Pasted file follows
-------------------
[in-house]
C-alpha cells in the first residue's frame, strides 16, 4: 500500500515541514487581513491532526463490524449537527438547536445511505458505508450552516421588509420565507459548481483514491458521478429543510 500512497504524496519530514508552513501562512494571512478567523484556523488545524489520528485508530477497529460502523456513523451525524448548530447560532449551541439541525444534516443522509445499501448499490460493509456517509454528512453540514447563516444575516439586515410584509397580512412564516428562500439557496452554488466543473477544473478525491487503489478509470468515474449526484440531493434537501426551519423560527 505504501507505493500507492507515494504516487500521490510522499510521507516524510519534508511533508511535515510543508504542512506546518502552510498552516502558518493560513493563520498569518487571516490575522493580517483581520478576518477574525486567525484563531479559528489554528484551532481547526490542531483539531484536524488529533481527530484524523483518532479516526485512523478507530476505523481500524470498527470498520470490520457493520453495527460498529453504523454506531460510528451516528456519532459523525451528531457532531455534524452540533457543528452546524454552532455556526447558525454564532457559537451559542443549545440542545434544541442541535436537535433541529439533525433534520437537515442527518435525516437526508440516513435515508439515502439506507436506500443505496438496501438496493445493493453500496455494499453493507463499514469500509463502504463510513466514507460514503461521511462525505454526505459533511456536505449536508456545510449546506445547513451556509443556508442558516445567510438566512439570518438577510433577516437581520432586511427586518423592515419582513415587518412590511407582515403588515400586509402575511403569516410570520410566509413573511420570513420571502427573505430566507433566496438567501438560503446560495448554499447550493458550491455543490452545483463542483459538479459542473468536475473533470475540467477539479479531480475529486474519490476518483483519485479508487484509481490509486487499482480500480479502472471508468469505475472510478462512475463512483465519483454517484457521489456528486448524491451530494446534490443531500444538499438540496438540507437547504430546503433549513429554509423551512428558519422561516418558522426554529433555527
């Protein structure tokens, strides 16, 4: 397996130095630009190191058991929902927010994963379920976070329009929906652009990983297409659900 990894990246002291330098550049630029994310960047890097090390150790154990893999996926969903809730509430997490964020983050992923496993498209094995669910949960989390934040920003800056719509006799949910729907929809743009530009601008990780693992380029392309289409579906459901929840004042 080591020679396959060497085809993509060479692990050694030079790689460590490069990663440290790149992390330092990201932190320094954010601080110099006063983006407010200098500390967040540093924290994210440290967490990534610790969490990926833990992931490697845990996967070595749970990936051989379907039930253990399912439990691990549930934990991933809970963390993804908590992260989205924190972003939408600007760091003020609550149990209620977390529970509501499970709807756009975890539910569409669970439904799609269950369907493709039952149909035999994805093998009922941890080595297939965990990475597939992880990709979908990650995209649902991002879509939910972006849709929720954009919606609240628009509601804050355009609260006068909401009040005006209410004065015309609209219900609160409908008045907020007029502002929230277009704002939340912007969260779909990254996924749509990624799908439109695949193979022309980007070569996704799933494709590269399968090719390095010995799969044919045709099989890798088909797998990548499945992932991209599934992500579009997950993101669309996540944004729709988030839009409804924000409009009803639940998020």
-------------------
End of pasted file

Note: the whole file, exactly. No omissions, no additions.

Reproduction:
[in-house]
C-alpha cells in the first residue's frame, strides 16, 4: 500500500515541514487581513491532526463490524449537527438547536445511505458505508450552516421588509420565507459548481483514491458521478429543510 500512497504524496519530514508552513501562512494571512478567523484556523488545524489520528485508530477497529460502523456513523451525524448548530447560532449551541439541525444534516443522509445499501448499490460493509456517509454528512453540514447563516444575516439586515410584509397580512412564516428562500439557496452554488466543473477544473478525491487503489478509470468515474449526484440531493434537501426551519423560527 505504501507505493500507492507515494504516487500521490510522499510521507516524510519534508511533508511535515510543508504542512506546518502552510498552516502558518493560513493563520498569518487571516490575522493580517483581520478576518477574525486567525484563531479559528489554528484551532481547526490542531483539531484536524488529533481527530484524523483518532479516526485512523478507530476505523481500524470498527470498520470490520457493520453495527460498529453504523454506531460510528451516528456519532459523525451528531457532531455534524452540533457543528452546524454552532455556526447558525454564532457559537451559542443549545440542545434544541442541535436537535433541529439533525433534520437537515442527518435525516437526508440516513435515508439515502439506507436506500443505496438496501438496493445493493453500496455494499453493507463499514469500509463502504463510513466514507460514503461521511462525505454526505459533511456536505449536508456545510449546506445547513451556509443556508442558516445567510438566512439570518438577510433577516437581520432586511427586518423592515419582513415587518412590511407582515403588515400586509402575511403569516410570520410566509413573511420570513420571502427573505430566507433566496438567501438560503446560495448554499447550493458550491455543490452545483463542483459538479459542473468536475473533470475540467477539479479531480475529486474519490476518483483519485479508487484509481490509486487499482480500480479502472471508468469505475472510478462512475463512483465519483454517484457521489456528486448524491451530494446534490443531500444538499438540496438540507437547504430546503433549513429554509423551512428558519422561516418558522426554529433555527
């Protein structure tokens, strides 16, 4: 397996130095630009190191058991929902927010994963379920976070329009929906652009990983297409659900 990894990246002291330098550049630029994310960047890097090390150790154990893999996926969903809730509430997490964020983050992923496993498209094995669910949960989390934040920003800056719509006799949910729907929809743009530009601008990780693992380029392309289409579906459901929840004042 080591020679396959060497085809993509060479692990050694030079790689460590490069990663440290790149992390330092990201932190320094954010601080110099006063983006407010200098500390967040540093924290994210440290967490990534610790969490990926833990992931490697845990996967070595749970990936051989379907039930253990399912439990691990549930934990991933809970963390993804908590992260989205924190972003939408600007760091003020609550149990209620977390529970509501499970709807756009975890539910569409669970439904799609269950369907493709039952149909035999994805093998009922941890080595297939965990990475597939992880990709979908990650995209649902991002879509939910972006849709929720954009919606609240628009509601804050355009609260006068909401009040005006209410004065015309609209219900609160409908008045907020007029502002929230277009704002939340912007969260779909990254996924749509990624799908439109695949193979022309980007070569996704799933494709590269399968090719390095010995799969044919045709099989890798088909797998990548499945992932991209599934992500579009997950993101669309996540944004729709988030839009409804924000409009009803639940998020």